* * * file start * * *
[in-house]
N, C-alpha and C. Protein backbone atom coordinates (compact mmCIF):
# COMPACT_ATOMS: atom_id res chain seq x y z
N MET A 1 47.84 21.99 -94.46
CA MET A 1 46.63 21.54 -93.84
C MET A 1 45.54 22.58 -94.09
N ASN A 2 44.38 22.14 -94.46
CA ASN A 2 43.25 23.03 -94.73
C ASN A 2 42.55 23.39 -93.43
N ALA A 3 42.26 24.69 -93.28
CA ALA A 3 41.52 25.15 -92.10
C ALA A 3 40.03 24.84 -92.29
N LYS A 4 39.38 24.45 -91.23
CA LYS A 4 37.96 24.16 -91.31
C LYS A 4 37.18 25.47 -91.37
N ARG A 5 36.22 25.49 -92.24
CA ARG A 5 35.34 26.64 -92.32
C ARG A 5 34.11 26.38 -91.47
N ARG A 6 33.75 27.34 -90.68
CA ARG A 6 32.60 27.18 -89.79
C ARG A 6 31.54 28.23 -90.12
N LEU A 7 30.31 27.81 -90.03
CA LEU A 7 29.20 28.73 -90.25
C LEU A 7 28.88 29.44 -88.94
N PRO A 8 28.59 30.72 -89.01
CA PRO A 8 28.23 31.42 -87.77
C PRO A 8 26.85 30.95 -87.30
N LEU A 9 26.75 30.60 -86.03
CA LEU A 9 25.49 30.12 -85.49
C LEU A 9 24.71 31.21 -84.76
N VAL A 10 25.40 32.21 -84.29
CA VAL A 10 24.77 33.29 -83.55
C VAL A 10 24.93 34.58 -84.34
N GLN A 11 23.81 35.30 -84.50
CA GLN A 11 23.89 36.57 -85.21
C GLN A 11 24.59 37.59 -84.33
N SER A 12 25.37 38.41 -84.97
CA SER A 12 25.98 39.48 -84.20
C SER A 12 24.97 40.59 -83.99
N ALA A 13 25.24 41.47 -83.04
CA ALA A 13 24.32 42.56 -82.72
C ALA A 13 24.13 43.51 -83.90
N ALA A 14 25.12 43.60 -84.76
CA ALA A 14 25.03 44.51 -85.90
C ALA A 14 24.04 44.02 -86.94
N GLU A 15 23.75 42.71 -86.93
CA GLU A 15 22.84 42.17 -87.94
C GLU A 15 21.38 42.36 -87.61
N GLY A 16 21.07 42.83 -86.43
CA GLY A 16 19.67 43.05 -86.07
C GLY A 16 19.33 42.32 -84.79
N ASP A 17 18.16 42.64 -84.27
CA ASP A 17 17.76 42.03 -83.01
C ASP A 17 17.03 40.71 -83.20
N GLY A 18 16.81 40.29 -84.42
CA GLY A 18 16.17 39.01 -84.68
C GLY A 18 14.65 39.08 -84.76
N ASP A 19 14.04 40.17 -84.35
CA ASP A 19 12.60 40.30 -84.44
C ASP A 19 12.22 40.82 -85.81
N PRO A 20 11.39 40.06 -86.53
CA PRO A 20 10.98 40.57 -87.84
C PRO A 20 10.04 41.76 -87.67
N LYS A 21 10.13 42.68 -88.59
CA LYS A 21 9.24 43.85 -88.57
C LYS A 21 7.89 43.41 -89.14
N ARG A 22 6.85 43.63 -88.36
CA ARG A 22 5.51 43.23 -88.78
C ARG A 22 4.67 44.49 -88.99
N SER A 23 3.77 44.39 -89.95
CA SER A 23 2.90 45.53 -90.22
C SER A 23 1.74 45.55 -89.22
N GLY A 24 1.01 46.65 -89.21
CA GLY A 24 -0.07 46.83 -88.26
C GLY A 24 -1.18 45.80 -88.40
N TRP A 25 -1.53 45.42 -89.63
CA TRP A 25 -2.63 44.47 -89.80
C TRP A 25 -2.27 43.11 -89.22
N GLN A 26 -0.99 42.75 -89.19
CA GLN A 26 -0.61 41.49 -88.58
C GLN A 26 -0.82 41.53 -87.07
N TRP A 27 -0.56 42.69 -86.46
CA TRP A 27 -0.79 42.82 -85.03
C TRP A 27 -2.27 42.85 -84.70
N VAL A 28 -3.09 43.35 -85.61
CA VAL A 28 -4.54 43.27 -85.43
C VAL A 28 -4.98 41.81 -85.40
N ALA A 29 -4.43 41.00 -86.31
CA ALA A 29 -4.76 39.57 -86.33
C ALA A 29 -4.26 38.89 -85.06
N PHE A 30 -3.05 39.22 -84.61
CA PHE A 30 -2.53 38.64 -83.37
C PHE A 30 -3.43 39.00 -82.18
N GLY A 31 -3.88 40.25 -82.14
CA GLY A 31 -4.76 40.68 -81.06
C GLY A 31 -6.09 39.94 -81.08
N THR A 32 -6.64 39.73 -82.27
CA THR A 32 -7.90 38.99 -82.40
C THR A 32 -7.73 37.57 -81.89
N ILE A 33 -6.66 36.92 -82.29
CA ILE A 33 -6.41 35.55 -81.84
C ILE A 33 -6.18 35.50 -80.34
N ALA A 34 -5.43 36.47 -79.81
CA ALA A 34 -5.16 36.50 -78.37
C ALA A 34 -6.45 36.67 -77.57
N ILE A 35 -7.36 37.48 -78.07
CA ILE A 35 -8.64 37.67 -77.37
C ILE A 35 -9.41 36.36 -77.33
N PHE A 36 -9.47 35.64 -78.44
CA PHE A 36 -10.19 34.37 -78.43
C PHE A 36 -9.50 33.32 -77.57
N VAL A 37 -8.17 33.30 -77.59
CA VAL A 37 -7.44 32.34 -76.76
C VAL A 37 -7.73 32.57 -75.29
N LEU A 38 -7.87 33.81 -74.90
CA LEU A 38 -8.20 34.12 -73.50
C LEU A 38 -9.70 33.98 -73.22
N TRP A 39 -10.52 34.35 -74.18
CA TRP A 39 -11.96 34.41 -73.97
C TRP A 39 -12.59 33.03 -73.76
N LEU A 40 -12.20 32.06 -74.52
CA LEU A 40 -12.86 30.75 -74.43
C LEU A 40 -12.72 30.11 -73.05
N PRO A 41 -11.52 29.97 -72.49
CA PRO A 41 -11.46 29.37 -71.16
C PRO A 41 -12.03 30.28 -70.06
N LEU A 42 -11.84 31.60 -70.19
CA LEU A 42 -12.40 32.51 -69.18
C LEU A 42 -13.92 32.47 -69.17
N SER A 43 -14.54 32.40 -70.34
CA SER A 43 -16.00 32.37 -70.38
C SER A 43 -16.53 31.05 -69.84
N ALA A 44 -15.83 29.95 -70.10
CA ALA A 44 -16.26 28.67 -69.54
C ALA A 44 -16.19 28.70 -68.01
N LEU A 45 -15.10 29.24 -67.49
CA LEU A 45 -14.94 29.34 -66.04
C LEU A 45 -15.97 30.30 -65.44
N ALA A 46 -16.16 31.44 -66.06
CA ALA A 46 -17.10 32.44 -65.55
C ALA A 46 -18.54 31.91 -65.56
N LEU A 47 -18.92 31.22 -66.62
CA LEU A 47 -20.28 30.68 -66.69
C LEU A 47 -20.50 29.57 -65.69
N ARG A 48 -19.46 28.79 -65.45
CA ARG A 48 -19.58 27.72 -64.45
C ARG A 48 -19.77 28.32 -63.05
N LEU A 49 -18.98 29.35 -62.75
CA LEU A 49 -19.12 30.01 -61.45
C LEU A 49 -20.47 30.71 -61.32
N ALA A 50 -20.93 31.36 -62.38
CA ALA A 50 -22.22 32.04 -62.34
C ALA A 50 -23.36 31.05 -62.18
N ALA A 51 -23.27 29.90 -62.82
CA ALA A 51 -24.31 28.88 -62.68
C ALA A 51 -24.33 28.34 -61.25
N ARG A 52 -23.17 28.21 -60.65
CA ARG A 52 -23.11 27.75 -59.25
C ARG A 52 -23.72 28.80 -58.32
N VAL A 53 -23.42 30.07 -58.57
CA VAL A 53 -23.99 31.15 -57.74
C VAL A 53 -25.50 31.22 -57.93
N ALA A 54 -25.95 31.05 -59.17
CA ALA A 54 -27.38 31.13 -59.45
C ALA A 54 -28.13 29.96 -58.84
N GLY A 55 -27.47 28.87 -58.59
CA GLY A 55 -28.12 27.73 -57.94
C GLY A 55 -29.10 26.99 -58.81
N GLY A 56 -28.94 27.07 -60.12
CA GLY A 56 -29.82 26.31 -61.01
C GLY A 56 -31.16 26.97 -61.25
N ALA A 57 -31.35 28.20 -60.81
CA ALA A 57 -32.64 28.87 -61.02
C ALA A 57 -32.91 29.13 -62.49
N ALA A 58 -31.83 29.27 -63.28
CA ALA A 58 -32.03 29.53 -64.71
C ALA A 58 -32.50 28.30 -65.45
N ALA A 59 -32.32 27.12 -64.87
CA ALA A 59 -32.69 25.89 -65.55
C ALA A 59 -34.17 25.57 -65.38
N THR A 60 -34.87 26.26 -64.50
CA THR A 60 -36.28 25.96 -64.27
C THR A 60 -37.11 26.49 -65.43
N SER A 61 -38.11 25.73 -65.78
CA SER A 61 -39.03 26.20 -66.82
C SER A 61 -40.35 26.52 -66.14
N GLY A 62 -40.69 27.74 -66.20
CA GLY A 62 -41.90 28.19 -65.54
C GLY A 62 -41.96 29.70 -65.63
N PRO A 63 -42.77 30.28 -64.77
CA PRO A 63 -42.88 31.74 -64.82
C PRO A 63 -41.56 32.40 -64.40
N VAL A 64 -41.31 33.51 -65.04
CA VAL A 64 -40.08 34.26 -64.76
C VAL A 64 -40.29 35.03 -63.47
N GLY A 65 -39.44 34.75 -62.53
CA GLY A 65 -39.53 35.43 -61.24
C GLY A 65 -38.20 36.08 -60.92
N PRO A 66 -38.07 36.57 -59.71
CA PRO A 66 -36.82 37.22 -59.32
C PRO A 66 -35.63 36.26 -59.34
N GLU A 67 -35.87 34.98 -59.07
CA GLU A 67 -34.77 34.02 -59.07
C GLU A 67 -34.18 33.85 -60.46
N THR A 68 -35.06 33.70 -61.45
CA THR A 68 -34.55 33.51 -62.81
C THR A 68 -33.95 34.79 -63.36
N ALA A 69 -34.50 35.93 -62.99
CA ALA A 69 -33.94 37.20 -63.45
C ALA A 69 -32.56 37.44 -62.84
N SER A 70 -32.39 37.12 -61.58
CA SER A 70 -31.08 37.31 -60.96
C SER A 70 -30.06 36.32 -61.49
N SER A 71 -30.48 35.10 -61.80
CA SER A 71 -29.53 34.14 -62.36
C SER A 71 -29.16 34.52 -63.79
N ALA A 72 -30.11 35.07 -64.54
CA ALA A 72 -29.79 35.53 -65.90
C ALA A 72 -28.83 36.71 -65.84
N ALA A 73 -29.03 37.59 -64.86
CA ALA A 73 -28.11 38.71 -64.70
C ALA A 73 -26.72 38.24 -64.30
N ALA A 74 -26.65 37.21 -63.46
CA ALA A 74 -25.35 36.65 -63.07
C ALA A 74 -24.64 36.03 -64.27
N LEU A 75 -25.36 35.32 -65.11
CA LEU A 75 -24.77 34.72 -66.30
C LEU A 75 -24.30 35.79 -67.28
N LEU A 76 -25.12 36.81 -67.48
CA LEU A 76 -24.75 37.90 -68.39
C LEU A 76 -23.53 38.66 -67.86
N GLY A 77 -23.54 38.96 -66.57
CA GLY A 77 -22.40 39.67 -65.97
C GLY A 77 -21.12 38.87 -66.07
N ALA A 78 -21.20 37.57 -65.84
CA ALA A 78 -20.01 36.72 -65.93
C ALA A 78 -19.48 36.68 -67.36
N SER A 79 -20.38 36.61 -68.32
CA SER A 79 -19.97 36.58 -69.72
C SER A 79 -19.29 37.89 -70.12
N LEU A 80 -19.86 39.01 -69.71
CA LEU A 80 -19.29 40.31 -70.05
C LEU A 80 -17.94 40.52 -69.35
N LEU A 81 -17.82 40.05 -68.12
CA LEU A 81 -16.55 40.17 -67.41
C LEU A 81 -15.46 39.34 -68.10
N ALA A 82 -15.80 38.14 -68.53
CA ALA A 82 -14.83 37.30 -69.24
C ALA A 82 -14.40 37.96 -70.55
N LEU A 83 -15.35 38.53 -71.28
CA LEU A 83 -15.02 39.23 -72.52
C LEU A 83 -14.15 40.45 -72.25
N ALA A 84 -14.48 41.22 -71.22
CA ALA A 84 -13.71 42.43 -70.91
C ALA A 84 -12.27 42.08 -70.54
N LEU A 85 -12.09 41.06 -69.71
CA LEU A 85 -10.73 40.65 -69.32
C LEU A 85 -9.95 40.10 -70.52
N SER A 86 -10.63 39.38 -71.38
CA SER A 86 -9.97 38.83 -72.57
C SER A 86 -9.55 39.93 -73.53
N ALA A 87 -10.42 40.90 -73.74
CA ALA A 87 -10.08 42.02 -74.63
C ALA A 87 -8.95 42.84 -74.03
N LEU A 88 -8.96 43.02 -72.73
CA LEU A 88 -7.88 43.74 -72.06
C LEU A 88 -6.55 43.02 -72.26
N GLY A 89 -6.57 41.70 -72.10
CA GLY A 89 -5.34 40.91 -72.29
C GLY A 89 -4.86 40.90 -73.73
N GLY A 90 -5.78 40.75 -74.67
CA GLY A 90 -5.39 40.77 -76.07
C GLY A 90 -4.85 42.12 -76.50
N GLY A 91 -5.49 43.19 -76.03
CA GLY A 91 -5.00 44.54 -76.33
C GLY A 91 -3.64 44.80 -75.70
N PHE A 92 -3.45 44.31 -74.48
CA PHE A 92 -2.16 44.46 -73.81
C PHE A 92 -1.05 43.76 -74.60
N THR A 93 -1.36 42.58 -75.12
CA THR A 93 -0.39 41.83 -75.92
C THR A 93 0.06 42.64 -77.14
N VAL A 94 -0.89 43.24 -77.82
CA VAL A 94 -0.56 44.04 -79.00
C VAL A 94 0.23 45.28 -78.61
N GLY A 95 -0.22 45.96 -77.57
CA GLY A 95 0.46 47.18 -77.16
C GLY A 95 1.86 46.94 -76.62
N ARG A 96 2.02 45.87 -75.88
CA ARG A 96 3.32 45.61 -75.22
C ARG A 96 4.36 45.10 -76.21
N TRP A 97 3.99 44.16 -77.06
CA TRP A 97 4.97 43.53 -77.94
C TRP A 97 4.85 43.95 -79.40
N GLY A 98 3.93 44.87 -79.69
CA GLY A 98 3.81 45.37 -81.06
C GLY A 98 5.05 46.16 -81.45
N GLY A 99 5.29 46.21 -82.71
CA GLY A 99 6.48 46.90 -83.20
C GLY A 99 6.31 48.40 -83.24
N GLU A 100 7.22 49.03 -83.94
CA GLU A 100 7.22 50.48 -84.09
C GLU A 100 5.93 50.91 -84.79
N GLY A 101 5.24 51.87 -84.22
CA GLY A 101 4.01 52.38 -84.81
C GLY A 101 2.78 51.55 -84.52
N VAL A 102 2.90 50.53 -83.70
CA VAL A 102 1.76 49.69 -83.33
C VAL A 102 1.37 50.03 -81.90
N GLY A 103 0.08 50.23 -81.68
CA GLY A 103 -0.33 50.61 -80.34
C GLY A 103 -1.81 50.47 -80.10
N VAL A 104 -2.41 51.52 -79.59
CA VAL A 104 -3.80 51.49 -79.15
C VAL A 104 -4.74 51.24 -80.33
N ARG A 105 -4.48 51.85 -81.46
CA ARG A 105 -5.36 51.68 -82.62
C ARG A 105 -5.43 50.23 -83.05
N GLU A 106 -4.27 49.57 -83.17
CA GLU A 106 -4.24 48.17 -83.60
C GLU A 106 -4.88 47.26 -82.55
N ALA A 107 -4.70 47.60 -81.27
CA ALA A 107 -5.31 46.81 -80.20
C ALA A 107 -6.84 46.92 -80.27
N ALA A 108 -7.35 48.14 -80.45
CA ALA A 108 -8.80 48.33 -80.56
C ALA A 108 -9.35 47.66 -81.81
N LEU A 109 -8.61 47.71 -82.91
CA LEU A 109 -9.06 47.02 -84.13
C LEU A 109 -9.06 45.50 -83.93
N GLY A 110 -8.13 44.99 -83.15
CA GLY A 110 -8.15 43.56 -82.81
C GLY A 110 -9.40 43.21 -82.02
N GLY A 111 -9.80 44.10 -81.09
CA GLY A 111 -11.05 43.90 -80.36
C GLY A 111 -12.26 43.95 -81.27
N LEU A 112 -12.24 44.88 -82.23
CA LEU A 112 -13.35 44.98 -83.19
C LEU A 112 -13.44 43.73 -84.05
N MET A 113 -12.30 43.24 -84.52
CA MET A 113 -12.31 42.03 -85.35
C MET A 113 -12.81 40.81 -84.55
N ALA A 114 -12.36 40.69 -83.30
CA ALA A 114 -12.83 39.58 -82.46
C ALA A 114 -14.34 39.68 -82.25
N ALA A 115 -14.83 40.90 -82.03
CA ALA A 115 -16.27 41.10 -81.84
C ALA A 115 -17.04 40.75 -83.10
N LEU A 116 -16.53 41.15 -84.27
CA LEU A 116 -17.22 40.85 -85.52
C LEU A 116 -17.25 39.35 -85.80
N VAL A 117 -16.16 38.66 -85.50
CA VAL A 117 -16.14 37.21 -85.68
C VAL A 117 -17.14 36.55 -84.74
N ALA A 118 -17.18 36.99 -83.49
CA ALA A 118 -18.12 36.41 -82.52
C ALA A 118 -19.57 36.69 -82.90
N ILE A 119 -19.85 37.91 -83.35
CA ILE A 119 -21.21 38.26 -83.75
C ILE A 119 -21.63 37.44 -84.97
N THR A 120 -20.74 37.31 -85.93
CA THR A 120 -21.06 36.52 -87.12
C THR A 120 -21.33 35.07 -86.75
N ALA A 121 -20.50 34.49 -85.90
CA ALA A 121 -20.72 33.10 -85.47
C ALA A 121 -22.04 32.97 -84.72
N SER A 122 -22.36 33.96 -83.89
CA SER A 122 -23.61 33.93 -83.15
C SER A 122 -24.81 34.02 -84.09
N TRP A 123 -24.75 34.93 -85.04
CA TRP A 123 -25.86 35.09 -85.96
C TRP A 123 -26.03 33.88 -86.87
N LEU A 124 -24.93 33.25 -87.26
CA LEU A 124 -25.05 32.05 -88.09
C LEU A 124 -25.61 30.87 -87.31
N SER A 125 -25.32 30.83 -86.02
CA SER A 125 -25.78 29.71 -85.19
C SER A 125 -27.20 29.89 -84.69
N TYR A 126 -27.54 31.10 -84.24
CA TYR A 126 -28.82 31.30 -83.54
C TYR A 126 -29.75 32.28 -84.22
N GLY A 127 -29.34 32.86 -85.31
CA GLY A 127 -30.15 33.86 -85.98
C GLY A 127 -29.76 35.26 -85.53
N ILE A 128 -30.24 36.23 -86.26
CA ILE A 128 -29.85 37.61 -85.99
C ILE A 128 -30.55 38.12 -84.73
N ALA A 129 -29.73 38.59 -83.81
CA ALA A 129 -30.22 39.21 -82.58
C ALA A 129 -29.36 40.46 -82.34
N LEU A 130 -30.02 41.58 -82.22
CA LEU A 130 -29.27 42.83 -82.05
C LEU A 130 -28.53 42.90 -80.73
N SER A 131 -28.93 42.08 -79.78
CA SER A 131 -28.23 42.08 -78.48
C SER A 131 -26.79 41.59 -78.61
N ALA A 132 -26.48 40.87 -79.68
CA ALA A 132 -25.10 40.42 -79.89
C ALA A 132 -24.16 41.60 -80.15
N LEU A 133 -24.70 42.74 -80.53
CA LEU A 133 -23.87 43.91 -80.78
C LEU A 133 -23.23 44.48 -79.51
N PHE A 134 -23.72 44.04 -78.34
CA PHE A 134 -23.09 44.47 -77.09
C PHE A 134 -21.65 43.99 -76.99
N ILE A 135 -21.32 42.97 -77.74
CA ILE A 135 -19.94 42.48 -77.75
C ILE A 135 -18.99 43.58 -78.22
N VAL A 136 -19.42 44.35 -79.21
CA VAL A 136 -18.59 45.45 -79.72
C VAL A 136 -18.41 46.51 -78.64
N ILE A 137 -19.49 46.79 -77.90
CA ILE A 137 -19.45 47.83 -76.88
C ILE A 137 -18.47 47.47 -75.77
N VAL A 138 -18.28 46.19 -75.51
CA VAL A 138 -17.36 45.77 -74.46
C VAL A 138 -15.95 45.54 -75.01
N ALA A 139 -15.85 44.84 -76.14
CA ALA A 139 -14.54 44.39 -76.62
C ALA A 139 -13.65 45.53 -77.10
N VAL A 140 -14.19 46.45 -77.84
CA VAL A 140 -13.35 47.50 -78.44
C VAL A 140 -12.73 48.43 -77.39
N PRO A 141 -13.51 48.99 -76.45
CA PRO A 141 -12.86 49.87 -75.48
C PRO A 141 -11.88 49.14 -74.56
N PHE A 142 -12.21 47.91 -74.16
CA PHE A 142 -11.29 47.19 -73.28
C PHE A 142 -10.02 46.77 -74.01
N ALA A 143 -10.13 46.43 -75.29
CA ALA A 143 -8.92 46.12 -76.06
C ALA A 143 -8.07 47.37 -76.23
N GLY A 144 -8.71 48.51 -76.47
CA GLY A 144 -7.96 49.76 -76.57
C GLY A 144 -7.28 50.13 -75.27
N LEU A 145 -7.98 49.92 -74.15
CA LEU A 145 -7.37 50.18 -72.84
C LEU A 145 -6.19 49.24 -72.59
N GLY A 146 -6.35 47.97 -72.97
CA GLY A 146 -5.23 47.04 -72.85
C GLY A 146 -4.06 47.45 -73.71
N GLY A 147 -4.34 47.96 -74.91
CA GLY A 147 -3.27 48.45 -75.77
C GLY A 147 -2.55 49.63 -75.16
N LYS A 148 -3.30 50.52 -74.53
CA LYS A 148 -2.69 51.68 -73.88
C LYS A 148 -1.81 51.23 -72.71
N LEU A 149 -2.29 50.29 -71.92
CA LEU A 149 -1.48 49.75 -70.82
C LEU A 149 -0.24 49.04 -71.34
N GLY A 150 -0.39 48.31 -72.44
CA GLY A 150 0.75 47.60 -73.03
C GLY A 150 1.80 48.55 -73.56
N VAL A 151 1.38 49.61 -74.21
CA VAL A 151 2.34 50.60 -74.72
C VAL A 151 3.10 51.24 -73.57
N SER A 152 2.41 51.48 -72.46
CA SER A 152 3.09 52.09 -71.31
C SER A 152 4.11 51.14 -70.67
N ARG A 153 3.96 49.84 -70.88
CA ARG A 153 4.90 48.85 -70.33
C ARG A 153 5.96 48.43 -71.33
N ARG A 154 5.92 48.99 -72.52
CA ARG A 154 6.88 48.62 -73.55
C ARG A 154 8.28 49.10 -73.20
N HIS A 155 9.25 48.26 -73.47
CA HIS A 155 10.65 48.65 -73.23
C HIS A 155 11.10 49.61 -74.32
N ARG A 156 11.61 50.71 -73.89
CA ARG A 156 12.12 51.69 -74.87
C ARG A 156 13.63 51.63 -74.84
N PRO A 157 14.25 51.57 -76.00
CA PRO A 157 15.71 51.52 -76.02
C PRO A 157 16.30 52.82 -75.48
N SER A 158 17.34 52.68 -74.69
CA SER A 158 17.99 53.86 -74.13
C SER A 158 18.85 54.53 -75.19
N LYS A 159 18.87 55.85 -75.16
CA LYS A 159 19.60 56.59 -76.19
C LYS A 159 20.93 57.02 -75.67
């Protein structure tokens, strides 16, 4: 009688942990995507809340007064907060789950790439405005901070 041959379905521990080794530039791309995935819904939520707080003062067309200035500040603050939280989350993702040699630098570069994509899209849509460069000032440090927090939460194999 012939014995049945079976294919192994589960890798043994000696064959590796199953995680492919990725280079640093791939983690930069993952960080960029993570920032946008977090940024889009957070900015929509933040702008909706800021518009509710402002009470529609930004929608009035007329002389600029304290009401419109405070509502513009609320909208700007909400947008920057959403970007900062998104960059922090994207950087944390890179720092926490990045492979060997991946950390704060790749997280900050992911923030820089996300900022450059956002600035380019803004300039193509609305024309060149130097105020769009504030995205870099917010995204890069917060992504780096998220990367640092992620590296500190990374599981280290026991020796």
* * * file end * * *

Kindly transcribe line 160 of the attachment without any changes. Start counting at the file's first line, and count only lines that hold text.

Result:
N VAL A 53 -23.42 30.07 -58.57